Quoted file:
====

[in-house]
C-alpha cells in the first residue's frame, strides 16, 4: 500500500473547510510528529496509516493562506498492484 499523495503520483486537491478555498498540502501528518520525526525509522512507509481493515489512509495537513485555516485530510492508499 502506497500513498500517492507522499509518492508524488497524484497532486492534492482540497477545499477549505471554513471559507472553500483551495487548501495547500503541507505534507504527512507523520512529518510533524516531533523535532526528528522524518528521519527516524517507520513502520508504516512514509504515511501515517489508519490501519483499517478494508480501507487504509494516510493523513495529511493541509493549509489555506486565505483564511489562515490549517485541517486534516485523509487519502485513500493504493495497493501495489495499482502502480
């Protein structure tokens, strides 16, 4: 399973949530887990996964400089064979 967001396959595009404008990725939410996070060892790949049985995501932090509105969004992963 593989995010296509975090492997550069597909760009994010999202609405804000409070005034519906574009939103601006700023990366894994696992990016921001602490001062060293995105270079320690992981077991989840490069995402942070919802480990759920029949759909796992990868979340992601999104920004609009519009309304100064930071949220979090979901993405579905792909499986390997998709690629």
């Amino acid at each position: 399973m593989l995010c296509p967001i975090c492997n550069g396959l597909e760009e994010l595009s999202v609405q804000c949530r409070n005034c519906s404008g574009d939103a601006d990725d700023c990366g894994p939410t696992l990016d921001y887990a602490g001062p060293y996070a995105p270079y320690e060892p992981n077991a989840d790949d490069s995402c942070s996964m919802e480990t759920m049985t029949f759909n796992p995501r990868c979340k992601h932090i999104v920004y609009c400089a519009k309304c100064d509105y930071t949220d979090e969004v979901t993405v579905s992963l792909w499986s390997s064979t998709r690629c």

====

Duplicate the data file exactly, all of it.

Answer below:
[in-house]
C-alpha cells in the first residue's frame, strides 16, 4: 500500500473547510510528529496509516493562506498492484 499523495503520483486537491478555498498540502501528518520525526525509522512507509481493515489512509495537513485555516485530510492508499 502506497500513498500517492507522499509518492508524488497524484497532486492534492482540497477545499477549505471554513471559507472553500483551495487548501495547500503541507505534507504527512507523520512529518510533524516531533523535532526528528522524518528521519527516524517507520513502520508504516512514509504515511501515517489508519490501519483499517478494508480501507487504509494516510493523513495529511493541509493549509489555506486565505483564511489562515490549517485541517486534516485523509487519502485513500493504493495497493501495489495499482502502480
């Protein structure tokens, strides 16, 4: 399973949530887990996964400089064979 967001396959595009404008990725939410996070060892790949049985995501932090509105969004992963 593989995010296509975090492997550069597909760009994010999202609405804000409070005034519906574009939103601006700023990366894994696992990016921001602490001062060293995105270079320690992981077991989840490069995402942070919802480990759920029949759909796992990868979340992601999104920004609009519009309304100064930071949220979090979901993405579905792909499986390997998709690629």
């Amino acid at each position: 399973m593989l995010c296509p967001i975090c492997n550069g396959l597909e760009e994010l595009s999202v609405q804000c949530r409070n005034c519906s404008g574009d939103a601006d990725d700023c990366g894994p939410t696992l990016d921001y887990a602490g001062p060293y996070a995105p270079y320690e060892p992981n077991a989840d790949d490069s995402c942070s996964m919802e480990t759920m049985t029949f759909n796992p995501r990868c979340k992601h932090i999104v920004y609009c400089a519009k309304c100064d509105y930071t949220d979090e969004v979901t993405v579905s992963l792909w499986s390997s064979t998709r690629c």